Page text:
Three steps to creating a buzz-worthy media strategy

By Richard Finn

Here is any host’s worst nightmare. You throw a party and nobody comes. You have everything ready. The music, the catering and the venue, it’s all in place.

It could happen to any event organiz- er. Sure, you would still get the friends of your participants and teams. But that would not be a long-termed strategy for growth in the number of participants, spectators and sponsor opportunities.

There are numerous platforms upon which to create a media strategy and build a buzz for your event, including traditional media—newspaper, TV, radio and web.

The use of traditional media is some- thing I have become very familiar with throughout my 30+ years in the business and should be part of any long-termed promotional and growth strategy.

I sought the advice of long-time sports publicist and media executive John Totaro, president of Totaro Communications in New York, to help me come up with the following steps that can be used as solid building blocks for creating a media strategy to build awareness of your event. John has worked with events ranging from championship boxing matches and other sports events to com- munity-based projects.

The building of a media plan should begin several months in advance of the event so that you can launch your campaign anywhere from 45-30 days in advance of the event opening.

STEP 1: Develop Your Plan

Engage different groups in your organization, including the CEO and other executives as well as representatives from the marketing, sponsorship and event operations departments, in the strategy and planning sessions. This will help you hear dif- ferent perspectives, learn about the needs of each group and create a full “buy-in” from your entire organization on the strate- gy and execution. During planning sessions the following points should be determined:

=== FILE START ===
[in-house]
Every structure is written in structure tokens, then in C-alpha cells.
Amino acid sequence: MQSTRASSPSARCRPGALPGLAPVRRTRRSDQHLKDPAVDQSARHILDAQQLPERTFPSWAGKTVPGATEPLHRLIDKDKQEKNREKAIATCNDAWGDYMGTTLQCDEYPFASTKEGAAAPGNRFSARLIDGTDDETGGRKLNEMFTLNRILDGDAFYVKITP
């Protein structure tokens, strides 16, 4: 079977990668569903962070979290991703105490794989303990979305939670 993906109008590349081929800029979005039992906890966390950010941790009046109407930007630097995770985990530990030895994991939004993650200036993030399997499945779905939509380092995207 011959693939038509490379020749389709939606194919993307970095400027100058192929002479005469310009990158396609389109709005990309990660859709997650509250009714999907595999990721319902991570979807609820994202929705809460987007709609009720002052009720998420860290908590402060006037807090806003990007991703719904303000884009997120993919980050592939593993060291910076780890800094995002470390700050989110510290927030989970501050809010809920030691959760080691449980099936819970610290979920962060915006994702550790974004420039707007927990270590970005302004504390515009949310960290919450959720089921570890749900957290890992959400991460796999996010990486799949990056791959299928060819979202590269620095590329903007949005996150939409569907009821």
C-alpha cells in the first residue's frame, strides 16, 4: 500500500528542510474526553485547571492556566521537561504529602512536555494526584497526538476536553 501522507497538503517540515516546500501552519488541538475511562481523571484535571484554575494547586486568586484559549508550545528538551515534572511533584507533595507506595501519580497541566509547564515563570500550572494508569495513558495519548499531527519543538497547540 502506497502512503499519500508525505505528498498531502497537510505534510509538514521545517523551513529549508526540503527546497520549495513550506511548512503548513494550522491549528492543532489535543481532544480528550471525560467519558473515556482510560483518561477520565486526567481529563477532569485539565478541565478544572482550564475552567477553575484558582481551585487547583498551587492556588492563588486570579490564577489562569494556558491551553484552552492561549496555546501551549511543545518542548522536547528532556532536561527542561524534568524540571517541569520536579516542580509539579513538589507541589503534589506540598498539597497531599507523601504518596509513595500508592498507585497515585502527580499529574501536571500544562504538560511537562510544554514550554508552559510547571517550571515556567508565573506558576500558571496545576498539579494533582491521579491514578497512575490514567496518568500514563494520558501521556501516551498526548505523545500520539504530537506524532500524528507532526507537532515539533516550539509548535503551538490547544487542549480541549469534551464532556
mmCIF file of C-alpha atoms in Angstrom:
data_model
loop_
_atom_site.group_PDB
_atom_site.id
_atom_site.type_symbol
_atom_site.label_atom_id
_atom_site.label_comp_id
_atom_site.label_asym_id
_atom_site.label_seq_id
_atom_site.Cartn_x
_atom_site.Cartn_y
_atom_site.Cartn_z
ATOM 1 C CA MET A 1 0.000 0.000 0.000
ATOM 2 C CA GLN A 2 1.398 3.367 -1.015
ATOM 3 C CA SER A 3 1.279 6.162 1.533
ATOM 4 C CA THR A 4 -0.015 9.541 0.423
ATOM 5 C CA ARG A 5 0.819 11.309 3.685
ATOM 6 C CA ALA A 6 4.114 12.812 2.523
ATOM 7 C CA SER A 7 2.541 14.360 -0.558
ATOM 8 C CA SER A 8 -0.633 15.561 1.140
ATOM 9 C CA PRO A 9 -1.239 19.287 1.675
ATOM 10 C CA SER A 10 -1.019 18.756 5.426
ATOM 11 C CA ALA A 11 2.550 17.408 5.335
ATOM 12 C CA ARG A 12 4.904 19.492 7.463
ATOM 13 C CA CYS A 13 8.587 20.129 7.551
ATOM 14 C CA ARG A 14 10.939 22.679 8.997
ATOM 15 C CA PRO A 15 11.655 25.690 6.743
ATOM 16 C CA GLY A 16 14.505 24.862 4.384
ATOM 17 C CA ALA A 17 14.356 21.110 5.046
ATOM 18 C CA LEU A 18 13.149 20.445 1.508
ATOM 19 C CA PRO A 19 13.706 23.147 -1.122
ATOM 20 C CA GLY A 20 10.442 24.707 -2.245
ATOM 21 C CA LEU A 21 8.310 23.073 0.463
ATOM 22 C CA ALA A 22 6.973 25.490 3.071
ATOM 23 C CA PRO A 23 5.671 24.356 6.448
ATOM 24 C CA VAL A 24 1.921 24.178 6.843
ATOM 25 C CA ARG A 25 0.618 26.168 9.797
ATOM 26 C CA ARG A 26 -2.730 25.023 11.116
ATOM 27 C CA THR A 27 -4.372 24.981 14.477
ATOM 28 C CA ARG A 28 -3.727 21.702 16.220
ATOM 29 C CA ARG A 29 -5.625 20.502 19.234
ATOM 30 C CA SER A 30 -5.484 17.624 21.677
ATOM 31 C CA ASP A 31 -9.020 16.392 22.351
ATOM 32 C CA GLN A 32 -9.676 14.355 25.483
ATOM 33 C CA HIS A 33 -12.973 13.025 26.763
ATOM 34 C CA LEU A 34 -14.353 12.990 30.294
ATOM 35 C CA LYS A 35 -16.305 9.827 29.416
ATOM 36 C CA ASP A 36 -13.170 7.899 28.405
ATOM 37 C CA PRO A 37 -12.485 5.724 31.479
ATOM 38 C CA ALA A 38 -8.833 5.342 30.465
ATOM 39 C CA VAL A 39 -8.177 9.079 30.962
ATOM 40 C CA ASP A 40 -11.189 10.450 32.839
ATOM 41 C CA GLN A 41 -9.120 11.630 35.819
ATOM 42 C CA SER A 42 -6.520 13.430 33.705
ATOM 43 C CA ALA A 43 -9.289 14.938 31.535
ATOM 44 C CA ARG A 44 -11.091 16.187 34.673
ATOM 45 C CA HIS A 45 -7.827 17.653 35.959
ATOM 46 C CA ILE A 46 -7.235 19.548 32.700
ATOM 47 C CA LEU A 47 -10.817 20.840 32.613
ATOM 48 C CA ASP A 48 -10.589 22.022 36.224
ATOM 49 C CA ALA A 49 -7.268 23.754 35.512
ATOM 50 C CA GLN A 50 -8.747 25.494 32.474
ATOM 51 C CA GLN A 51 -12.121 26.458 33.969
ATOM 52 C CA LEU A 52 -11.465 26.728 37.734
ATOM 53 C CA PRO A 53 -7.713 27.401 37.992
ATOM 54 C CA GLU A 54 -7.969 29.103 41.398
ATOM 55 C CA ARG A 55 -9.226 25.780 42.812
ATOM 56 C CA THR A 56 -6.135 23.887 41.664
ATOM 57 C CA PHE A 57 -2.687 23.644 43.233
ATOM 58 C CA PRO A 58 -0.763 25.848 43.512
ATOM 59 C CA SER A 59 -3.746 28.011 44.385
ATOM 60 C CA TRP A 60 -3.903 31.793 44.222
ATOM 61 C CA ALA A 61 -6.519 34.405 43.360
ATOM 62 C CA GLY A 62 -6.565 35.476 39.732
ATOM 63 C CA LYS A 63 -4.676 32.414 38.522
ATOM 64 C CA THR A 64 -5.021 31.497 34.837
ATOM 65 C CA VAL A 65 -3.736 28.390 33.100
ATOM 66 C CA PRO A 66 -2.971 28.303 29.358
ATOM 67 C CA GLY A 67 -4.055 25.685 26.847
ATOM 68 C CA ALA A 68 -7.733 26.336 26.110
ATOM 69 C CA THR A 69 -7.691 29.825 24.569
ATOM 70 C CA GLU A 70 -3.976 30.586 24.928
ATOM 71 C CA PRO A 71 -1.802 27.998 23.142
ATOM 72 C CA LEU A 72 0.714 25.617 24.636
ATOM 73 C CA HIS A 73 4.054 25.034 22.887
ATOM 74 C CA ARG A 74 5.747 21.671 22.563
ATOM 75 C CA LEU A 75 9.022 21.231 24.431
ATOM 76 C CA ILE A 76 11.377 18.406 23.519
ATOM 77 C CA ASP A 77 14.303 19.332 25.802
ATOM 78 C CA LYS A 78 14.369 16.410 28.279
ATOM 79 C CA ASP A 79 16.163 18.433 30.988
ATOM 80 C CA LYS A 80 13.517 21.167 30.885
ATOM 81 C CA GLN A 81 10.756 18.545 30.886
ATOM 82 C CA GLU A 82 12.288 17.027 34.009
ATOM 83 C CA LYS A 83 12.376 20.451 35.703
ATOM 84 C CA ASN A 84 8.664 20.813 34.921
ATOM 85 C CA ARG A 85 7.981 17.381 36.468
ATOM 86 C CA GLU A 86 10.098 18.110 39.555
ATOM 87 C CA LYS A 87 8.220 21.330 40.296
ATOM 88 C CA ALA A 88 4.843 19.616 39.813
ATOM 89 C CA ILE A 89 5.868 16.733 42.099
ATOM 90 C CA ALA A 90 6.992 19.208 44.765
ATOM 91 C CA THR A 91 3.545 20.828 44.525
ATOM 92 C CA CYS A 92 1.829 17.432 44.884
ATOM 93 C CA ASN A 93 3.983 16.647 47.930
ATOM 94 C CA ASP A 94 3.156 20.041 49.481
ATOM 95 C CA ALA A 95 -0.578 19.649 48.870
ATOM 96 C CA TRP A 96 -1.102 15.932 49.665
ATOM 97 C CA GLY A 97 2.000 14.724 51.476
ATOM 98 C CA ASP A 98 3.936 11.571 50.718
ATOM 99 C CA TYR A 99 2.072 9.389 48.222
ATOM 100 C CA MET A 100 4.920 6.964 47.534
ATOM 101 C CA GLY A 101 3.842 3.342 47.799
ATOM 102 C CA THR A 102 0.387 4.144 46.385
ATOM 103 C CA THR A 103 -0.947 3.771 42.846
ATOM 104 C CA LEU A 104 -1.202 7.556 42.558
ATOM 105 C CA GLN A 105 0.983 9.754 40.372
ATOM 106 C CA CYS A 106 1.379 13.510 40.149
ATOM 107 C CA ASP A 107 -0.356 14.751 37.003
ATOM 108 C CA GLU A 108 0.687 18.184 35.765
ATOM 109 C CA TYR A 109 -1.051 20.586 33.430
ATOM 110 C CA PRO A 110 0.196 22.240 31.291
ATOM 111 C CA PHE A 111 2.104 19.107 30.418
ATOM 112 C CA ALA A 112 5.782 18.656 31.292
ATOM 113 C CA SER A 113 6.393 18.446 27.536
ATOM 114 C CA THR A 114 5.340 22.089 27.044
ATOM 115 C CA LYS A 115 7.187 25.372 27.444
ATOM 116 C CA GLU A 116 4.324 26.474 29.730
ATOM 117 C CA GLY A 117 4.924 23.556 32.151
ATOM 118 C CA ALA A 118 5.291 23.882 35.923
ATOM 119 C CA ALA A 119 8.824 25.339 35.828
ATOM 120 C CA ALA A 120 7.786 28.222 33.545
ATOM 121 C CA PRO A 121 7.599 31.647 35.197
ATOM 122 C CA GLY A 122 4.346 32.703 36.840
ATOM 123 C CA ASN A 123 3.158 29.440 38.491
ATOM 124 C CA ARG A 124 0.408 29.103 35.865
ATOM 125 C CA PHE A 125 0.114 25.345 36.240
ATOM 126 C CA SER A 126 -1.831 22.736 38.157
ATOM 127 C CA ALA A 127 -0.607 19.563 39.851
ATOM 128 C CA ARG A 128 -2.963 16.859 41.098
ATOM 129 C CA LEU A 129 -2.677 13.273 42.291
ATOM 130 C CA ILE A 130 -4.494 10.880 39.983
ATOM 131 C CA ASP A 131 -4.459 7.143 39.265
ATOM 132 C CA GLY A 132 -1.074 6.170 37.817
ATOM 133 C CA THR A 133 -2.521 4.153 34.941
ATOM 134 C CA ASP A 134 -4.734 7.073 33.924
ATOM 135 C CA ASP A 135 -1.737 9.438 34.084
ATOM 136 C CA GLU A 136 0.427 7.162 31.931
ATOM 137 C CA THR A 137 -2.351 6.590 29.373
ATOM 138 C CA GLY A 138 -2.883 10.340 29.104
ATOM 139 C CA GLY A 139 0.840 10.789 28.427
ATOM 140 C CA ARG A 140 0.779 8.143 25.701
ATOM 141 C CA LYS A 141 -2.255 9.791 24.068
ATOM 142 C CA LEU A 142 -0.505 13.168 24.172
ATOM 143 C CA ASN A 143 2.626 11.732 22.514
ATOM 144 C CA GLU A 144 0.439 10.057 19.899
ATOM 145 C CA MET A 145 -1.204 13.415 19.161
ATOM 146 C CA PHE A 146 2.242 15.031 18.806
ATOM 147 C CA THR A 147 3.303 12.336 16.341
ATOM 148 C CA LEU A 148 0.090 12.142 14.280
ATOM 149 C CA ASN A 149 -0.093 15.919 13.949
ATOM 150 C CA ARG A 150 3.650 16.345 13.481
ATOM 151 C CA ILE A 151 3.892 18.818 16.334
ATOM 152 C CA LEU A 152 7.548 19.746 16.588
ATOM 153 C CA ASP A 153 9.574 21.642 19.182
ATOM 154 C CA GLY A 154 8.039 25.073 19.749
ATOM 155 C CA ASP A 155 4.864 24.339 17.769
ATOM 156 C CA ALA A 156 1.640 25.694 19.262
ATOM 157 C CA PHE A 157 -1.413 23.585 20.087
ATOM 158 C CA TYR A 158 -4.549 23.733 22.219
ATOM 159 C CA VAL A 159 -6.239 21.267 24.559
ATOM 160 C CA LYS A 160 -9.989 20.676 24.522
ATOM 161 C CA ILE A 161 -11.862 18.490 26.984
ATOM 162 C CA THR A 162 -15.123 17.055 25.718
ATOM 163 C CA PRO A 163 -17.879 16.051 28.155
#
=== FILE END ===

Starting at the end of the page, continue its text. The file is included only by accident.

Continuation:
• Messaging: The campaign should highlight and be con- sistent with what the brand/event stands for. The message will help create a strategy point.

• Talking points: These move in lock step with messaging and should be sound bites that your CEO, spokespeople and media officer will use.

• Spokespeople: These are the people who will speak on behalf of the organization and should be senior officials.

• Calendar: Determine when you would want to launch the campaign. Are there different milestones or dates that you want to use for announcements/news releases, etc.?

• Sponsorship & Marketing Needs: Decide how your media plan could enhance these departments’ objectives by providing extra exposure for sponsors.

• Use Of Local Or National Media: Determine whether your plan calls for utilizing local and/or national media.

STEP 2: Find the News Angle

You must find the hook, the news angle for your event. Obviously an inaugural event is always “news.” Do you have a new or unique venue, have you increased the num- ber of teams, if you have prize money is there more this year than last, who is your keynote speaker if this is a conference? The addition of a celebrity spokesperson with

whom the media would want to talk can attract attention. Giving back to the local community through raising money or awareness for a charity or cause is a very popular vehicle for many events in building community support as well as creating positive media coverage.

STEP 3: Build Relationships With Media

After developing a targeted list of media outlets that you want to cover your event, build relationships with them. Plan tabletop visits to newsrooms where you can intro- duce yourself, talk about your event, give out background material. This way you per- sonalize your relationship and humanize your event.

Keep the media informed by sending out news releases or news alerts for upcoming media opportunities like news con- ferences and phone interviews.

Remember that when setting up news conferences or phone interviews, or even sending out news releases, a good time for doing so is from 11 a.m. to noon, which should give media outlets and journalists ample time to make their dead- lines (whether in print or on the air for the evening news).

Richard Finn is a veteran sports media executive, publicist and journalist with more than three decades in the industry. He was director of media relations and sports strategy for New York Road Runners and the New York City Marathon from 1999-2013. Presently, he is working as national media consultant for USA Table Tennis.

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